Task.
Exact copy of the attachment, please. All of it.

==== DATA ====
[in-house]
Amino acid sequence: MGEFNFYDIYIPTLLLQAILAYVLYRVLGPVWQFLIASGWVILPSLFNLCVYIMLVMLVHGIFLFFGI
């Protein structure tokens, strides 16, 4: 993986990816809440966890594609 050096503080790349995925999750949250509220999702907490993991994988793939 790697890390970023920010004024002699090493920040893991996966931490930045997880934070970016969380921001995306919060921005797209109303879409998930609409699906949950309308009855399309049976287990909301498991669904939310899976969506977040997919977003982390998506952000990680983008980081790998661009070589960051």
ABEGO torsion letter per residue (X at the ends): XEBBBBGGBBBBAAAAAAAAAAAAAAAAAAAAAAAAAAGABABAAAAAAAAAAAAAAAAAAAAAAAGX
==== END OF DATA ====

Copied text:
[in-house]
Amino acid sequence: MGEFNFYDIYIPTLLLQAILAYVLYRVLGPVWQFLIASGWVILPSLFNLCVYIMLVMLVHGIFLFFGI
């Protein structure tokens, strides 16, 4: 993986990816809440966890594609 050096503080790349995925999750949250509220999702907490993991994988793939 790697890390970023920010004024002699090493920040893991996966931490930045997880934070970016969380921001995306919060921005797209109303879409998930609409699906949950309308009855399309049976287990909301498991669904939310899976969506977040997919977003982390998506952000990680983008980081790998661009070589960051």
ABEGO torsion letter per residue (X at the ends): XEBBBBGGBBBBAAAAAAAAAAAAAAAAAAAAAAAAAAGABABAAAAAAAAAAAAAAAAAAAAAAAGX